Rowling/Gilbraith has done it again, and this one may be even better than the first in her Cormoran Strike series.
It was both sad and amazing when JK Rowling returned to fiction writing after closing the covers on her Harry Potter series. As she transitioned into becoming the head of the worldwide wizarding empire that has seen a movie franchise, interactive website world, licensed products, and even a theme park, her writing bug may have been quieted by the other projects, but it certainly hadn’t died. With her embarrassingly disappointing first adult novel, no one could argue that Rowling didn’t stay true to herself and write the book she wanted to write, critics be damned.
But with her second series, Rowling smartly opted for a pen name to avoid the comparisons. Her adult fiction is nothing like the world she built for avid young readers, and she avoided being associated with the first book for as long as she could. Still staying true to her literary choices, she penned the book she wanted to write and her audiences responded favorably.
With the second installment, The Silkworm, Rowling crafted an even more gripping story than the first Strike novel, this time focusing more on the literary world. After a novelist goes missing and Strike is called in by the wife to find him, Strike discovers that the writer’s most recent manuscript is a tell-all that would expose people who know the novelist personally, including his own wife. Someone has a motive for murder, and Strike must sift through the saga of dirty laundry in order to beat the killer to it.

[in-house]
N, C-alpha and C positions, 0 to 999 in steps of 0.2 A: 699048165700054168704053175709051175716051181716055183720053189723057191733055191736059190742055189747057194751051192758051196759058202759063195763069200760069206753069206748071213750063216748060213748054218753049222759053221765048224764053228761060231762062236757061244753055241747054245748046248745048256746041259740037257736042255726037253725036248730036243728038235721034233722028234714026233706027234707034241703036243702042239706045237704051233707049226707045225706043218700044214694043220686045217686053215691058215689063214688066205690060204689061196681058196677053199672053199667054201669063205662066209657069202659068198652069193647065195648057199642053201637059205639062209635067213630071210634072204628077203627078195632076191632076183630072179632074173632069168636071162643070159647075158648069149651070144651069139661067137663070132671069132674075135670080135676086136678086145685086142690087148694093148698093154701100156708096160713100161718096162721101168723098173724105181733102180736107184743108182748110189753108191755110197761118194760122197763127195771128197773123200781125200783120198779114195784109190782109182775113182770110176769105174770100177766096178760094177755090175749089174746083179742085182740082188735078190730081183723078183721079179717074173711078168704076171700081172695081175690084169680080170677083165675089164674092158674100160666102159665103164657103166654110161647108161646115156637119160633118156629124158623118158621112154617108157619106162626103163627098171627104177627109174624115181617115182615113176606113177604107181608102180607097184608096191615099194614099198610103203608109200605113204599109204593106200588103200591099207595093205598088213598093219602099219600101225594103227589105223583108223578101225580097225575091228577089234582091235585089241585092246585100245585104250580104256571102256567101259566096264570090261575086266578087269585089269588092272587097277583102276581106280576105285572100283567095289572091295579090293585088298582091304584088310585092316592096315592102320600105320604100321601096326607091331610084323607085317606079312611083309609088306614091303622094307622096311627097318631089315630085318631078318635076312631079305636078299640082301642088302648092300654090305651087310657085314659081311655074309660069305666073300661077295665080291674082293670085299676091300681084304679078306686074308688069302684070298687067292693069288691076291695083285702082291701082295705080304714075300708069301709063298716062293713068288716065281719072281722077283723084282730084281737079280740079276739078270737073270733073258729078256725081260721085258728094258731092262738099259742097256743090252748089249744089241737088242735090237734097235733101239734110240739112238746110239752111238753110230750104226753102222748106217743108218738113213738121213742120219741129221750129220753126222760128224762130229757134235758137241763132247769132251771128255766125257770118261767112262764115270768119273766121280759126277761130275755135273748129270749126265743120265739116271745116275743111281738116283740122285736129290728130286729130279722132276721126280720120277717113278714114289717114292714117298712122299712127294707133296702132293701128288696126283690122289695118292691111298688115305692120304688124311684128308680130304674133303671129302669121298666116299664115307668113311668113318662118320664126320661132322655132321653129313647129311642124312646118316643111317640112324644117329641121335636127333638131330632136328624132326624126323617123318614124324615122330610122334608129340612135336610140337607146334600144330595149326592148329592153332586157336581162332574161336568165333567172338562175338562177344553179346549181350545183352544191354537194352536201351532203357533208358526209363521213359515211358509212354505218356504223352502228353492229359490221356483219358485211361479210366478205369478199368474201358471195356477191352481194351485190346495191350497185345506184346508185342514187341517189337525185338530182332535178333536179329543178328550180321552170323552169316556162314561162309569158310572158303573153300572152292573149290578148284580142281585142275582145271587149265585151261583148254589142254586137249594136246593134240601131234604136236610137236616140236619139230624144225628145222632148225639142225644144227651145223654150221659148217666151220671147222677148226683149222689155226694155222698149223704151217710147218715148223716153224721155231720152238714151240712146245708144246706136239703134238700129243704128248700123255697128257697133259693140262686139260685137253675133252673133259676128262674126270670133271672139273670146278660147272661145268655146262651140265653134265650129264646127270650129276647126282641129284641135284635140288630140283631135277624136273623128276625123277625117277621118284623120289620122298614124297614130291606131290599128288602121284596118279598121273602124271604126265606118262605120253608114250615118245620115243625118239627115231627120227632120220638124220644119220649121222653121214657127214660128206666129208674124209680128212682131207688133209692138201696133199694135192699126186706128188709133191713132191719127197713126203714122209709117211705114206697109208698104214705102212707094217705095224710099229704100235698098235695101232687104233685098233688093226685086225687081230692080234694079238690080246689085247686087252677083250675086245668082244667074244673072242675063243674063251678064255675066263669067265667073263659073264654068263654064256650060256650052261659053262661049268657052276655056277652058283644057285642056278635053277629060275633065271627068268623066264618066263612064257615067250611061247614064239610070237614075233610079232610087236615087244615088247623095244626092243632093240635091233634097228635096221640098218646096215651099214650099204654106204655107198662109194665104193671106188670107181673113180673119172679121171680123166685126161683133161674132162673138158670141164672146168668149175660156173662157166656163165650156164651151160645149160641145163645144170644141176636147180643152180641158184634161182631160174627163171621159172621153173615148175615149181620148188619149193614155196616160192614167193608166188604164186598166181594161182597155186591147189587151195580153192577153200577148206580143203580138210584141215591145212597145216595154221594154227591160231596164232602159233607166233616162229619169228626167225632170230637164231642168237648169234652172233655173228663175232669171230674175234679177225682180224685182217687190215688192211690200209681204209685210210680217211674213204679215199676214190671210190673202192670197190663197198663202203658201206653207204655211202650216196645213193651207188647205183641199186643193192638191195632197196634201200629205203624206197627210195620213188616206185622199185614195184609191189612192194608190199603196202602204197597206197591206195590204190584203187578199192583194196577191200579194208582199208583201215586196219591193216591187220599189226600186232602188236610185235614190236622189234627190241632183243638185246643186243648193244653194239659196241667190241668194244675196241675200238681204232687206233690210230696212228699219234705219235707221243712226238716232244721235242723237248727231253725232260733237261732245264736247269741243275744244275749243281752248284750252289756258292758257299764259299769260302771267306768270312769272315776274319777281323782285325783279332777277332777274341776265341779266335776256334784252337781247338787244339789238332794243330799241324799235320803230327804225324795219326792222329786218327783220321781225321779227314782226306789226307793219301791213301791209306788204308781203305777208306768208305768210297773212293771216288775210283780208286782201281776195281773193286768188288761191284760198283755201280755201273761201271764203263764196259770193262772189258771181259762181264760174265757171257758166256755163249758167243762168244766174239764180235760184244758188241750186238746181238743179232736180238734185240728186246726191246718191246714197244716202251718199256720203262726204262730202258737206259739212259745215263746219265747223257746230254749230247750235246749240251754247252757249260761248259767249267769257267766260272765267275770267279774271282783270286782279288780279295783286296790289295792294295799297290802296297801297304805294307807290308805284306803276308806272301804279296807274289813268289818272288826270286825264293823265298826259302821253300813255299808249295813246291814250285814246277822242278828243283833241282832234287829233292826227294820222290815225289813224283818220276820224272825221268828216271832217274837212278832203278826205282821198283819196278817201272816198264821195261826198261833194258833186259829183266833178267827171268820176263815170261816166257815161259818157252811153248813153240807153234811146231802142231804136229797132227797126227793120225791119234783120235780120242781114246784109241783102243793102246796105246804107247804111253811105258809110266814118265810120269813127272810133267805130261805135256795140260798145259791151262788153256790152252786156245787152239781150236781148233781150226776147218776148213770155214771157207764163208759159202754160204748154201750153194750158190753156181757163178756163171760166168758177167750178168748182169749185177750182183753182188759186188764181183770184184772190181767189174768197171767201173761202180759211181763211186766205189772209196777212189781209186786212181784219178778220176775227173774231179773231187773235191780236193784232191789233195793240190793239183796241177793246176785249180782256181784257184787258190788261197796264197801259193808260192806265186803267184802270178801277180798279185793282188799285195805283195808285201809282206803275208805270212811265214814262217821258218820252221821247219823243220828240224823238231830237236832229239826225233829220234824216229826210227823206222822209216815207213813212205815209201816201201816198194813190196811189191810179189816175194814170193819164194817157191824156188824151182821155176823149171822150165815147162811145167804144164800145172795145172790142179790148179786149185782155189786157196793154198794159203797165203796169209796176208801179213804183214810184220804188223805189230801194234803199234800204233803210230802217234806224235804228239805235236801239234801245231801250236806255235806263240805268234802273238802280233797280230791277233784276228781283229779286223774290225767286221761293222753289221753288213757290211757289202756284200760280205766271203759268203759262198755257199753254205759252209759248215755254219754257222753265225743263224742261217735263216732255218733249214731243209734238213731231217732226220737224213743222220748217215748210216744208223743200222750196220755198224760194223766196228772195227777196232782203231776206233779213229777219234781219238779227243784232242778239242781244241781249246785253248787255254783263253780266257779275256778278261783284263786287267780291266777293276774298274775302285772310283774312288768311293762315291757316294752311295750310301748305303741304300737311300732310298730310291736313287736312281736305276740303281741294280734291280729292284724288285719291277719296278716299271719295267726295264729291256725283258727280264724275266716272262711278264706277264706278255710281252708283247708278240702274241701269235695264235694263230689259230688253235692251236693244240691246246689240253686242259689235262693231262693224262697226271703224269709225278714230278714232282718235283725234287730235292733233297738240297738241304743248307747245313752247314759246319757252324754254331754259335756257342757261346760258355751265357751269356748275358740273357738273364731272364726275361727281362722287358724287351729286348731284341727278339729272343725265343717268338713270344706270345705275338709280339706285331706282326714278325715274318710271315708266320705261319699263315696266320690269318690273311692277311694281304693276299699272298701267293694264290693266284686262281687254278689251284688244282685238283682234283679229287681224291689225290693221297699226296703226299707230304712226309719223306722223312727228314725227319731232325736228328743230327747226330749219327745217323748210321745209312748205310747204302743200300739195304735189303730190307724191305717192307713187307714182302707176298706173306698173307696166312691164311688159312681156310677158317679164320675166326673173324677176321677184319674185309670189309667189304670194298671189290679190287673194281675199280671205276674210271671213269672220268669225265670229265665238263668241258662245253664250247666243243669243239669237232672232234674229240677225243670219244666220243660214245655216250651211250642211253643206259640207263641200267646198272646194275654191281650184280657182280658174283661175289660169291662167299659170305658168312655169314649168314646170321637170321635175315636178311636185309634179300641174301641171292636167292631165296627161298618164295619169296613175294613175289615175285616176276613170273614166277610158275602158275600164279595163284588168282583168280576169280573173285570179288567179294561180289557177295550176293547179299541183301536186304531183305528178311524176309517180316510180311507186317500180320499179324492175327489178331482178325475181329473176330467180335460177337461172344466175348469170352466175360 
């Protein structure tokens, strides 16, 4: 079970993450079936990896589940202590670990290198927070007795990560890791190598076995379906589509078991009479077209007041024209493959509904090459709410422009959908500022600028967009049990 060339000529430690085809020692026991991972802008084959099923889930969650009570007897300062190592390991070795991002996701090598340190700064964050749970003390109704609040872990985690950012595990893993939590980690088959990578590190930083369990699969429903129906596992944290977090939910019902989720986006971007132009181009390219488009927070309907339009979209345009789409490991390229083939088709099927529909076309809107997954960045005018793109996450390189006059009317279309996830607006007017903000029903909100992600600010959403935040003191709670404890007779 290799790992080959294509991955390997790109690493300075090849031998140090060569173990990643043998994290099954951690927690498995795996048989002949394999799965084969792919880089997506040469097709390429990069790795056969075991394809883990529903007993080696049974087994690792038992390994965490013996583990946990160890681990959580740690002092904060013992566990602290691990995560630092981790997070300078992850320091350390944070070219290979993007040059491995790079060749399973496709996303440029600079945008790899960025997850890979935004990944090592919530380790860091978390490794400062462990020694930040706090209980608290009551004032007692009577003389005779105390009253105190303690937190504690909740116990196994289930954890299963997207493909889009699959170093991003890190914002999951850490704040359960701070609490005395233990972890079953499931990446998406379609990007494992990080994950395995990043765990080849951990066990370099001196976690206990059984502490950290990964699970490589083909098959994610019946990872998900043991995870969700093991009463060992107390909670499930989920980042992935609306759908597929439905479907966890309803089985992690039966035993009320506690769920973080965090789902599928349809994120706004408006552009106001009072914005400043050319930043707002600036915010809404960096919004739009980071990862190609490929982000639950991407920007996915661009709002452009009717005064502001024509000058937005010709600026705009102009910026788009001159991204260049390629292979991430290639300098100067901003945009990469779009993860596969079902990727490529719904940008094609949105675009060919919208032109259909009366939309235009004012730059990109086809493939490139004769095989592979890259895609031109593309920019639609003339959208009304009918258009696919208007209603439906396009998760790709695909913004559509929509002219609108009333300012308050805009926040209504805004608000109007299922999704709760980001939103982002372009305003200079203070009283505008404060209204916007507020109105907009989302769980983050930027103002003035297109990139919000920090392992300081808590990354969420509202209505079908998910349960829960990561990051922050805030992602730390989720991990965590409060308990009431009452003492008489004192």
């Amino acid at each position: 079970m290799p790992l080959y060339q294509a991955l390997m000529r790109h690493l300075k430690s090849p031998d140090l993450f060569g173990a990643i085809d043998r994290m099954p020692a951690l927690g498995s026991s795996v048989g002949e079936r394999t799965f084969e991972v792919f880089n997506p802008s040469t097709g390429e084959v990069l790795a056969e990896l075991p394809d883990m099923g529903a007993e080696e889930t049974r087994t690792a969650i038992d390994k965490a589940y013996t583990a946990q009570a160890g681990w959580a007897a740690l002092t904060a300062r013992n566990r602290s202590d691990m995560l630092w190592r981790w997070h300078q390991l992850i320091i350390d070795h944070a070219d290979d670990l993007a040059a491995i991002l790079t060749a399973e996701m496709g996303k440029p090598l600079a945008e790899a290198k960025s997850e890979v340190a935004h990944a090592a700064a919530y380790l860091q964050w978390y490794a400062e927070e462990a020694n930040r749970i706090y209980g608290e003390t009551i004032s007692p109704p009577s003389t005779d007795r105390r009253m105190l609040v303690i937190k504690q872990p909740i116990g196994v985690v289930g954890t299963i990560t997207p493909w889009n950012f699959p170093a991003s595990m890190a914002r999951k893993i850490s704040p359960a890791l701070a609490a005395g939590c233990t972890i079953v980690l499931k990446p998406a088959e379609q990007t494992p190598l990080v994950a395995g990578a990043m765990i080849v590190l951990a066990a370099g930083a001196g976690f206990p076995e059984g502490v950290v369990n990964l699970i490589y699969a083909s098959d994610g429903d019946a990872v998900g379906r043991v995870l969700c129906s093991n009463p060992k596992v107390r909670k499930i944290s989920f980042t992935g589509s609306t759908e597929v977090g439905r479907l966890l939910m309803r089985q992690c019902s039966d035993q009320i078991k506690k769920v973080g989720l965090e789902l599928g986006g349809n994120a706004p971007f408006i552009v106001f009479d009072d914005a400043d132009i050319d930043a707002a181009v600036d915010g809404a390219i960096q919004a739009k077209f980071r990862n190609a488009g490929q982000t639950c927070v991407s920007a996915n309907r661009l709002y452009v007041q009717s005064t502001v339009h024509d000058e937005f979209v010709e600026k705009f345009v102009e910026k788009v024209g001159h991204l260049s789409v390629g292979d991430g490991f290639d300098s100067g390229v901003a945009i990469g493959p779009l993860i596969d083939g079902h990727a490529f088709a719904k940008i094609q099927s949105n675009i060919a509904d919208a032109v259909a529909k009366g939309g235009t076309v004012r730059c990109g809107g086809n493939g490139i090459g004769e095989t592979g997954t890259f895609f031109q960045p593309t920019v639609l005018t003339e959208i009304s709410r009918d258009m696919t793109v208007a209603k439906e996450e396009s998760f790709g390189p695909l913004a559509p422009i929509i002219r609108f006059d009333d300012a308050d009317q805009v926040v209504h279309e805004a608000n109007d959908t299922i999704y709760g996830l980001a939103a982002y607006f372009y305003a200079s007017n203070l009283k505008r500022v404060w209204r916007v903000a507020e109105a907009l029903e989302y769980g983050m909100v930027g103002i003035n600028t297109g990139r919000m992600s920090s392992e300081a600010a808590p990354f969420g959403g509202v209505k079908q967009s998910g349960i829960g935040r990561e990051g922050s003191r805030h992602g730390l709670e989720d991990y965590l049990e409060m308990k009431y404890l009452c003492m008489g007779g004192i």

Even more than the ever-present writing ability of an author who has the ability to put her readers in the setting, whether it’s a dark alley or Diagon Alley, this is one book that might hit too close to home for the world famous author herself. Who better to write about the perils of literary fame than one of the highest grossing authors of all time? It was easy to wonder “what if” as I read, wondering how much of the torment her character feels applies to her own life.
Despite the ongoing dispute between Amazon and Hachette, this title is now available in all formats (paperback still pending).